Death of a leader brings Croatia in from the cold
Sunday 12 December 1999
President Tudjman, who had been in hospital since undergoing emergency intestinal surgery on 1 November, died late on Friday, the Prime Minister, Zlatko Matesa, said. The government did not give the cause of his death, but Tudjman had been rumoured to be suffering from stomach cancer since 1996. He was 77.
Thousands stood silently outside the hospital as a hearse, carrying the body of the man regarded by Croats as founder of their state, set off through the capital to the presidential palace. Here he will lie in state until the funeral tomorrow.
The speaker of parliament, Vlatko Pavletic, who became interim president on 26 November, appeared briefly on television before dawn yesterday to announce that "the big heart of President Franjo Tudjman ceased to beat". Flags were lowered to half-mast, and all sporting and entertainment events were cancelled for a three-day mourning period. New presidential elections will be held within 60 days, with parliamentary elections already scheduled for 3 January.
At a European Union summit in Helsinki, the EU's foreign policy chief, Javier Solana, said Tudjman's death should open the way for change not only in Croatia but throughout the region. "A major figure of Croatia and the Balkans has disappeared," he said. "We have to hope that the elections that will now take place - the new political situation - will help Croatia in the direction of a democratic country."
Tudjman retained his virtual one-man rule to the end despite a reputation for corruption, cronyism and inefficiency that plagued his party, the Croatian Democratic Union. Under his rule Croatia slid into increasing international isolation over its poor human rights record, continued state control of the broadcast media, refusal to co-operate with the International War Crimes Tribunal, and treatment of its remaining Serb minority. Western diplomats tired of what one described as "Croatia's repeated slaps in the face of the international community" over issues such as war crimes trials and the refusal to extradite Croatian suspects to The Hague.
But all that could now change. Comparisons are being drawn with Slovakia, which was rapidly welcomed into the international community after the fall of Vladimir Meciar, a leader from the same mould as Tudjman. Perhaps the most telling legacy of the Tudjman years is the contrast with its near neighbour, now one of the most advanced nations in post-Communist central Europe and poised for early entry into the EU.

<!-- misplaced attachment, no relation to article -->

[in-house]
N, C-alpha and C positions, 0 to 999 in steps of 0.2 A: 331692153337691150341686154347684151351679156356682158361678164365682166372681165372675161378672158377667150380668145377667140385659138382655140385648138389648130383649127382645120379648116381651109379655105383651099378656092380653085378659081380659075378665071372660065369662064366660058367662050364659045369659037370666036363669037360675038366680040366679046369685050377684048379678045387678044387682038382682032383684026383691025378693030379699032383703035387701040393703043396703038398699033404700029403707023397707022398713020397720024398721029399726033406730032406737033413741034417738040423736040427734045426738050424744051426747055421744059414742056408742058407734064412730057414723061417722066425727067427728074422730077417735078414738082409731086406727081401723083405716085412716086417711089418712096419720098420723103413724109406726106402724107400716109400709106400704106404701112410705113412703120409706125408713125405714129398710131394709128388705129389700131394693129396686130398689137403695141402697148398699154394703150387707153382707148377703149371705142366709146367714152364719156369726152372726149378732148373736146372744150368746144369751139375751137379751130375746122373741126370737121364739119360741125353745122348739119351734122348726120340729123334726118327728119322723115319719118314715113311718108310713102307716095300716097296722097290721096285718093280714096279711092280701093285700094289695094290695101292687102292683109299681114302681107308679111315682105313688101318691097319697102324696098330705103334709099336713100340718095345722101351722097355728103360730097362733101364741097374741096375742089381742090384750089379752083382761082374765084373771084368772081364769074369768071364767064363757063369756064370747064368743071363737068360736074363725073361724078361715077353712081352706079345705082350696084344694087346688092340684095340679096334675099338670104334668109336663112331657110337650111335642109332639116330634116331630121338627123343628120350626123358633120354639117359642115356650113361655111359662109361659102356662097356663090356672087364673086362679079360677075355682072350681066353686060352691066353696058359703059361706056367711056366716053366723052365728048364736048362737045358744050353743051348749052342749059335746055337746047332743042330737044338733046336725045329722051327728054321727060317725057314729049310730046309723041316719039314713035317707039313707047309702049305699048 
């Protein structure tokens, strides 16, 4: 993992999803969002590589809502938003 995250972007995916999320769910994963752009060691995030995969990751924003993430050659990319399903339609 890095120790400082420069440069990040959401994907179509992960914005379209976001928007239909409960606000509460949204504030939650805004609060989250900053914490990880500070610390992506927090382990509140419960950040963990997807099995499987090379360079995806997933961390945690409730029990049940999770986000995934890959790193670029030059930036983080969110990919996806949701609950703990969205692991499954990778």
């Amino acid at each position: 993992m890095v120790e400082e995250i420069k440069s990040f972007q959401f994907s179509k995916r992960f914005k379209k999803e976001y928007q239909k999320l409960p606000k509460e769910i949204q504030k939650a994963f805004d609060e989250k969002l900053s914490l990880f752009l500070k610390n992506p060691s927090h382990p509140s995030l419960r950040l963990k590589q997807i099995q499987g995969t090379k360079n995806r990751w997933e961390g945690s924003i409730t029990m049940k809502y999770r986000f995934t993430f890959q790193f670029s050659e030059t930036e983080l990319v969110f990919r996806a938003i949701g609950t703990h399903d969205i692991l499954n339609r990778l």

Like Yugoslav President Slobodan Milosevic, Tudjman fused nationalism with authoritarianism, and sponsored client armies in Bosnia to carve off territory for themselves. But while many predict violent upheaval when the Milosevic regime finally collapses, most Croatians are confident the transition into the post-Tudjman era will be peaceful. The defence minister has ruled out any army involvement - 1999 is a long way from the 1991 war of independence and most Croatians are keen to join Europe in the new millennium.
Like President Tito, President Tudjman created a cult of personality around himself and his political retainers, even donning the same style of white jacket on ceremonial occasions. His authoritarian stamp helped shape Croatian democracy into the Balkan hybrid where loyalty to the ruling party is portrayed as synonymous with the very idea of an independent Croatia
His achievement was to steer Croatia to independence during the break- up of Yugoslavia, but the new state was born out of a bloody and prolonged labour. Its centralised system that gave huge power to the president meant his involvement in everything from overseeing state television to changing the name of the capital's football team from Tito-era Dynamo Zagreb to Croatia Zagreb. Officials repeatedly stressed democratic credentials, but nowhere else in the region, apart from Serbia, were the interests of party, state and president fused so effectively together.
Although a wartime officer in Marshal Tito's communist Partisan army and a general in the Yugoslav army, Tudjman had no sympathy for any lingering ideas of Yugoslav multinationalism in his nascent state.After a massive military sweep through the remaining areas of Serb-occupied Croatia in the summer of 1995, and the resulting expulsion and fleeing en masse of hundreds of thousands of Serbs, his government achieved the rare distinction of a near-ethnically homogeneous Balkan nation.
But Tudjman also considered himself a thinker and writer. Like his fellow communist-era potentates, he was a prolific author whose collection of turgid expositions included War Against War, Making Socialist Yugoslavia and Big Ideas and Small Nations. His most notorious work was The Wastelands of History, whose apparent Holocaust revisionism did little to dampen fears that a reborn Croatia would draw on the heritage of the wartime Nazi-puppet state, the Ustase regime. Israel refused to establish full diplomatic relations with Croatia until he apologised for its sentiments, which he did.
Under President Tudjman Croatia was a prisoner of its creator's vision. The small nation is there, floating in political limbo. Now, perhaps, is the time for the Big Idea.
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